No day during this trek can be described as “ordinary”, but today was particularly extraordinary.
I woke up that morning feeling a little under the weather, probably just because I was tired from all the walking the previous day and the change in diet. A few cups of Jordanian tea sorted me out though. The tea is brewed over a fire, with a heaped handful of black tea leaves and equal parts sugar. The result is an extremely sweet liquid, which at first we requested was made a little less sweet, but quickly grew on us and we slurped around 10 cups a day each.
We walked for around an hour to a nearby Bedouin settlement where we were greeted by a warm-faced man and invited into his home. Unlike many people in this area, these families appeared to have settled in one area and were not nomadic. … there was even a (rather crude) toilet, so we jumped at the opportunity! We wandered around his grounds, met his family and hung out with his camel.
The family was lovely and hospitable. As was every single person we met in Jordan. Such amazing people in a beautiful country, surrounded by such tragedy. The children came to figure us out and look at the weird people, as did a few more locals. They decided we were probably good entertainment and came over to play fairly quickly.
We were here to buy a goat off the man, so we sat down to some more tea and talked business.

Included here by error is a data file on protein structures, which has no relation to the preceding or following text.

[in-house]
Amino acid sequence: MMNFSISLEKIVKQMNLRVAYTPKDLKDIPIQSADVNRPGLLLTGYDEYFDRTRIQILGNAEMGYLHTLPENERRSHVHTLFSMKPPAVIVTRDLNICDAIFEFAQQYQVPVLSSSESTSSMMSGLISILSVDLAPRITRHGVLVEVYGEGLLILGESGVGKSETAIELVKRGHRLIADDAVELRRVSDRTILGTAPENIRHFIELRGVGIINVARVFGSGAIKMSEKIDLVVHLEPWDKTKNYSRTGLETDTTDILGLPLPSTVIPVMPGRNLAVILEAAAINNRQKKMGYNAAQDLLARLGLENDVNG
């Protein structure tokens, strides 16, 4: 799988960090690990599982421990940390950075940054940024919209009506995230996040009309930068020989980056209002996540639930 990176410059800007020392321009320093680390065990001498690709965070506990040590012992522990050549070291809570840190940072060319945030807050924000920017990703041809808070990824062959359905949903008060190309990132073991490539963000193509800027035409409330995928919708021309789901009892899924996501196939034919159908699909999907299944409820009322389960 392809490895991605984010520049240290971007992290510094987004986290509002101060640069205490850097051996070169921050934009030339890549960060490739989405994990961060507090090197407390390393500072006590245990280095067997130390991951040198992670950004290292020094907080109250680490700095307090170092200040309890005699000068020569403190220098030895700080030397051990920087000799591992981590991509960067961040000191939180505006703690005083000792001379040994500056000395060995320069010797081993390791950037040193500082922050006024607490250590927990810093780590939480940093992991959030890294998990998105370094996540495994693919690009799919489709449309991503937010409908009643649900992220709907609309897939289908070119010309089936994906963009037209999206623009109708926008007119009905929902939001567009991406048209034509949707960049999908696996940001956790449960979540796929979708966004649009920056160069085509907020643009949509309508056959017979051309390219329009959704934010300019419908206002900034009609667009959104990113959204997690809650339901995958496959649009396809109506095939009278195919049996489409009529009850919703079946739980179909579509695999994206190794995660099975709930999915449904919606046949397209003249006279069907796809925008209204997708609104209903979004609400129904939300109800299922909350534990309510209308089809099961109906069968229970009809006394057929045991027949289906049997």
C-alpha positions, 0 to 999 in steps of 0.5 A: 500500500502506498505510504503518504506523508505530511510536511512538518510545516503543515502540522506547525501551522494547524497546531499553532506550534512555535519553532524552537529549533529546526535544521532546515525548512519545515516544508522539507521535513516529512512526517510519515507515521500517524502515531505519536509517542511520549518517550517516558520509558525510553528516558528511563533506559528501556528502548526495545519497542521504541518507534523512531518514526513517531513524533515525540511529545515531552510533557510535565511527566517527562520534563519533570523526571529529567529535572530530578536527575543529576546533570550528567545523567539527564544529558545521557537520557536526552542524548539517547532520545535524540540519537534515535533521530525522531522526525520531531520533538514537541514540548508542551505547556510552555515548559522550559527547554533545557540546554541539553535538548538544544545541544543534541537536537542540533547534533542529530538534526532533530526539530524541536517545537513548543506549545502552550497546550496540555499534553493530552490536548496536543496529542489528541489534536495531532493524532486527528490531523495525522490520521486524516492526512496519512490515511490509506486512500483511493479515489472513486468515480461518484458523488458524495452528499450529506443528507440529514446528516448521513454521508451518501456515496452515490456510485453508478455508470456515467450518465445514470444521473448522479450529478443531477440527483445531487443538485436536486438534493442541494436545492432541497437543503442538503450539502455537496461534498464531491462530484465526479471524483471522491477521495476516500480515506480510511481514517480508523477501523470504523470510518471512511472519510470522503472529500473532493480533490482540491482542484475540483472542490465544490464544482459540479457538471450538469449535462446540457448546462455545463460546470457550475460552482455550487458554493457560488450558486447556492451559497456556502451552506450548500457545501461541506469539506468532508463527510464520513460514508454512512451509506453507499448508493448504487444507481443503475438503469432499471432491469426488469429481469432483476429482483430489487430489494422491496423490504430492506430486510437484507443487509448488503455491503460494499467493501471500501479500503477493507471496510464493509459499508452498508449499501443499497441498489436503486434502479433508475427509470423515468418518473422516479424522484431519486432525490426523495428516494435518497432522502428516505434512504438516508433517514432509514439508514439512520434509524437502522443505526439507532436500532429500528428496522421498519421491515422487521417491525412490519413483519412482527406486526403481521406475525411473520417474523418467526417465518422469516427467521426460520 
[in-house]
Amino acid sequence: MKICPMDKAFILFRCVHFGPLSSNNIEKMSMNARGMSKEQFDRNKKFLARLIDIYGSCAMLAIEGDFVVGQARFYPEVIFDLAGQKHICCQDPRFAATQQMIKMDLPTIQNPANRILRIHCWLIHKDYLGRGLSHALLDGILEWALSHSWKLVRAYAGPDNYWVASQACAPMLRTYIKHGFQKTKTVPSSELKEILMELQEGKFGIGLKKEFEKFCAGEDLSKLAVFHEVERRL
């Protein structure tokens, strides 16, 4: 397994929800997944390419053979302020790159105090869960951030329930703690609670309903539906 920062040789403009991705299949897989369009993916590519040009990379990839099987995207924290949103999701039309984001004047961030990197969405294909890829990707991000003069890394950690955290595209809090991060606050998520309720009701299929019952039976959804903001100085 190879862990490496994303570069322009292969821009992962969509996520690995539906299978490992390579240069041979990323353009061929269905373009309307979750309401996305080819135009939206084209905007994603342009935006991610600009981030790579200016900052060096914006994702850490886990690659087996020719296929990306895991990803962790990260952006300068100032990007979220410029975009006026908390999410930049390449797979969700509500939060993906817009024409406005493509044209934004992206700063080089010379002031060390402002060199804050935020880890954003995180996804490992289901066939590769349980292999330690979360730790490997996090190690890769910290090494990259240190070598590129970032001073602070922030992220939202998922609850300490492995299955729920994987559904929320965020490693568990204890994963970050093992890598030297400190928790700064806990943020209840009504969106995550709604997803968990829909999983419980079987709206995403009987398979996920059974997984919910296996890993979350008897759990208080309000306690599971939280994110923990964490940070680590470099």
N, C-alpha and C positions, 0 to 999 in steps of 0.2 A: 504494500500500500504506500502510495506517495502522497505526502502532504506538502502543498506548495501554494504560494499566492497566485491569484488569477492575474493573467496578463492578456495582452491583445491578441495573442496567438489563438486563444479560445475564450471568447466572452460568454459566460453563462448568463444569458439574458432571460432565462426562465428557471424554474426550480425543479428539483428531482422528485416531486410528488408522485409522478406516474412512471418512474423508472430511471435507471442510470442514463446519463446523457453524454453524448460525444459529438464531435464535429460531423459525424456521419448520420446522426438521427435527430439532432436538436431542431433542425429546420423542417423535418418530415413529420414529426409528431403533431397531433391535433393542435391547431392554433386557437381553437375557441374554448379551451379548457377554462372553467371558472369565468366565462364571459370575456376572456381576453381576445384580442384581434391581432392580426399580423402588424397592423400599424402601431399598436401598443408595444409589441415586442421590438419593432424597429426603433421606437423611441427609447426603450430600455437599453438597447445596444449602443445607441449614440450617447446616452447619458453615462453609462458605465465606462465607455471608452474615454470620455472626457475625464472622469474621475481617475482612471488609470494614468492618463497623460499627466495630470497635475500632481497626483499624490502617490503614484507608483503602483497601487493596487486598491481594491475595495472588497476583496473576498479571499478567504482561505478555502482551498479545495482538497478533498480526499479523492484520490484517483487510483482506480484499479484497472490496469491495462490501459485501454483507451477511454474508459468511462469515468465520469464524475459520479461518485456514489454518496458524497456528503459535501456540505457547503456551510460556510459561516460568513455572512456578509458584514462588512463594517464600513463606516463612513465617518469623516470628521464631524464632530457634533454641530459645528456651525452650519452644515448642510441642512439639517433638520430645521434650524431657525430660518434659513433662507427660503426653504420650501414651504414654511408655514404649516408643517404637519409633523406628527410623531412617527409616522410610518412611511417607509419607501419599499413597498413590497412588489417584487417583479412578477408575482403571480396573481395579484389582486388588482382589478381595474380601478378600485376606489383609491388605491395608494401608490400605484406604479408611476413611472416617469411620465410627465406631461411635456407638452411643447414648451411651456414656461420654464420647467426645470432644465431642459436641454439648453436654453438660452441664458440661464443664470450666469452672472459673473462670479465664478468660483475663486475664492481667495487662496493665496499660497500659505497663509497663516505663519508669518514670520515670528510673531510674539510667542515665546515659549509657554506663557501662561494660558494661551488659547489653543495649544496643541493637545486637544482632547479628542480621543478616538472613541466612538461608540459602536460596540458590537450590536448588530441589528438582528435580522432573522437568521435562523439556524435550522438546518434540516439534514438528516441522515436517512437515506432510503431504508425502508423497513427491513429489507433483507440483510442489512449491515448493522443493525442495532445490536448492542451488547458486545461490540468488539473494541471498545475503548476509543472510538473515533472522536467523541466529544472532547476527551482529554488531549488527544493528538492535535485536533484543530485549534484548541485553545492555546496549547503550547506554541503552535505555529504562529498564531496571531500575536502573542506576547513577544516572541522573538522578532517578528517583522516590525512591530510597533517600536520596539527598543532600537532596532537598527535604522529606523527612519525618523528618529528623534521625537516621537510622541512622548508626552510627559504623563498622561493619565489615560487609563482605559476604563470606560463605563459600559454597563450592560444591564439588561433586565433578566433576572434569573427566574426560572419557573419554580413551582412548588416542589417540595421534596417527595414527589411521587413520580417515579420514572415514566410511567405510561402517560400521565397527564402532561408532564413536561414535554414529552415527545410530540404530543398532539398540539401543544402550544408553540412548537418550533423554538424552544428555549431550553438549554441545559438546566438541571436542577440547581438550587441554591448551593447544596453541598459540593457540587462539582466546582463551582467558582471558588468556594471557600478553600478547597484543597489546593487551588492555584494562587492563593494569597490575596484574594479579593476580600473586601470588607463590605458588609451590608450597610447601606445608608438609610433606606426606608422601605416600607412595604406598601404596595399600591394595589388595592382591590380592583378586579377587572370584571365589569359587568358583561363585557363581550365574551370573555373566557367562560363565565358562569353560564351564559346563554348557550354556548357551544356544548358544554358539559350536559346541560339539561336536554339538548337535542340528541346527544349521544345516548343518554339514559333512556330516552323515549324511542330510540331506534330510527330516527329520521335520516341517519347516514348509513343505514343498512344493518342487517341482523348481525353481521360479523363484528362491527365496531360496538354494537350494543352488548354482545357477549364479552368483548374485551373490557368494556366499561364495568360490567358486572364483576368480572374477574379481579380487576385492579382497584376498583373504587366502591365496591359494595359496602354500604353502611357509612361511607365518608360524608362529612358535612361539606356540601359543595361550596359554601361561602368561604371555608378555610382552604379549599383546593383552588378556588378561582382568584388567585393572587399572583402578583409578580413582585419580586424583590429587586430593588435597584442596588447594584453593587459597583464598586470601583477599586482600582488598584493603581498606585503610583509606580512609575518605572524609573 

We were told to pick a good goat. To check its teeth and coat for signs of good health. Then our guides would take it in a van to our next camp and we would meet them there in just a few hours. Craig, one of our gang, valiantly decided to track down a good goat. This turned out to be hilarious and quite a mean feat. Goats are nimble. Goats do not like to be caught. Eventually we found a prime goat and continued on with our day.
We only walked for a few hours this day, and arrived at camp shortly after lunch. We lounged around, contemplating our adventure so far and our breath-taking surroundings. I relaxed and closed my eyes for a while.
That afternoon, the guides had planned a special evening for us. This began with the ceremonial sacrificing of our goat. We were assured that the slitting of its throat would be an efficient death. All parts of this animal would be used, and it would be held in the highest regard, so really its actually better than some western slaughter house! I stood nearby, unsure of whether to watch or look away. I ended up watching and its an image I won’t forget any time soon. However disturbing it was, it does make for an interesting story! The guides sharpened their knives, pointed themselves toward Mecca, said a prayer and then swiftly slit the goats neck. And that was that.
The cooks then began an enormous task of cooking up a feast for us all. They were serious when they said that no part of the animal would be wasted. I dug my spoon into what I thought was a pile of rice, only to hit something hard which I uncovered, to find a fleshy skull! We piled our plates high with all the different cuts of meat and the incredible accompaniments. Then the “delicacies” came out. Lung, cheek, bone marrow and the likes were all offered round in a celebration of the goats life and death. I tried my luck on a few of these cuts but I was quickly stuffed. You will never go hungry with these guys around!
After dinner, as usual there are stories and jokes told along with songs. A lovely end to the day, with great company. Below is a rather blurry picture of my bed for the night, once again under the stars. A mat to cushion me and my bag for a pillow. It was simple, but just right!